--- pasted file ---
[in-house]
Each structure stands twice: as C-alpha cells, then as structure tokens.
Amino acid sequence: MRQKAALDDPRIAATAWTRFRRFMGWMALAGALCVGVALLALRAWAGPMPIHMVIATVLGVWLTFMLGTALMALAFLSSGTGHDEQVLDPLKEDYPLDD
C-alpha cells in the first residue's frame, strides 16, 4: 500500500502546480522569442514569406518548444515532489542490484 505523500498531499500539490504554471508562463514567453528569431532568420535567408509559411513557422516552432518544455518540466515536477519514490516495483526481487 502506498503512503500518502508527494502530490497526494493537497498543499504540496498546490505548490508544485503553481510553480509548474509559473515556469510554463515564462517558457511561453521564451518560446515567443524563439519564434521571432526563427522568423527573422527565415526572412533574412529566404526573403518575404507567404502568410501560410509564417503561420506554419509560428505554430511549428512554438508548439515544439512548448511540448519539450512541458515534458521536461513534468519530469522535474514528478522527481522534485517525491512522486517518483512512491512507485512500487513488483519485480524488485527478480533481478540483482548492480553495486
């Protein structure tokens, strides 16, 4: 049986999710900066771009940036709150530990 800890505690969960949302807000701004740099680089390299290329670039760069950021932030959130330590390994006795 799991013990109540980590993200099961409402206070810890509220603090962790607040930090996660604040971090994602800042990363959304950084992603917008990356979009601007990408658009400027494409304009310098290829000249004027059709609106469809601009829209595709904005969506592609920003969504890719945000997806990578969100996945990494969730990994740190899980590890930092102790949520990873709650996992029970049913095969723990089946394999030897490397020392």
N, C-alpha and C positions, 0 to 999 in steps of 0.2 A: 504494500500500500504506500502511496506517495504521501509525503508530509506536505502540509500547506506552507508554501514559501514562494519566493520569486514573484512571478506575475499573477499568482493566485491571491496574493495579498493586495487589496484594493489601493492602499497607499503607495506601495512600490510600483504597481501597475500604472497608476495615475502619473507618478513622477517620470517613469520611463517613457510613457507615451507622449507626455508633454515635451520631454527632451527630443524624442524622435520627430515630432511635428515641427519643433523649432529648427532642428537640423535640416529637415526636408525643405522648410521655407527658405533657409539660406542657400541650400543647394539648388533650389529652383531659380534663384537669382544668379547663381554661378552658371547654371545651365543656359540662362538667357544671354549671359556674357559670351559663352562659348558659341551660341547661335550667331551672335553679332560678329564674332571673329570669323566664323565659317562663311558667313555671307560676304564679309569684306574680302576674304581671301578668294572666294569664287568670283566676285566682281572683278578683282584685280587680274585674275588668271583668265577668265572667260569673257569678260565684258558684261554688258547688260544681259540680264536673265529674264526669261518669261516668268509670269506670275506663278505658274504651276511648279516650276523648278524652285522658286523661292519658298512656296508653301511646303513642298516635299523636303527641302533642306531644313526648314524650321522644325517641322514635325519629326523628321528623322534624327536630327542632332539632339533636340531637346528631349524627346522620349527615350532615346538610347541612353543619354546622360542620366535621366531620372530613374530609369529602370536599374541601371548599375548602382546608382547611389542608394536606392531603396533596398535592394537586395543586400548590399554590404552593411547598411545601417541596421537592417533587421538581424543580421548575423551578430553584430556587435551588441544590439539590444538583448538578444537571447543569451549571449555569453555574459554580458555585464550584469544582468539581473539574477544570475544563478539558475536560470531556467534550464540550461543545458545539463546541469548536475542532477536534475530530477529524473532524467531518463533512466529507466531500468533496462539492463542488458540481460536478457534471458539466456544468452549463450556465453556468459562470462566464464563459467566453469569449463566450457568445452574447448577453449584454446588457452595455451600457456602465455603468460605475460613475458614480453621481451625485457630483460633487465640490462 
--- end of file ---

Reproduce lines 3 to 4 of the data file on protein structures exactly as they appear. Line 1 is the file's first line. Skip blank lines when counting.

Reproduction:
Amino acid sequence: MRQKAALDDPRIAATAWTRFRRFMGWMALAGALCVGVALLALRAWAGPMPIHMVIATVLGVWLTFMLGTALMALAFLSSGTGHDEQVLDPLKEDYPLDD
C-alpha cells in the first residue's frame, strides 16, 4: 500500500502546480522569442514569406518548444515532489542490484 505523500498531499500539490504554471508562463514567453528569431532568420535567408509559411513557422516552432518544455518540466515536477519514490516495483526481487 502506498503512503500518502508527494502530490497526494493537497498543499504540496498546490505548490508544485503553481510553480509548474509559473515556469510554463515564462517558457511561453521564451518560446515567443524563439519564434521571432526563427522568423527573422527565415526572412533574412529566404526573403518575404507567404502568410501560410509564417503561420506554419509560428505554430511549428512554438508548439515544439512548448511540448519539450512541458515534458521536461513534468519530469522535474514528478522527481522534485517525491512522486517518483512512491512507485512500487513488483519485480524488485527478480533481478540483482548492480553495486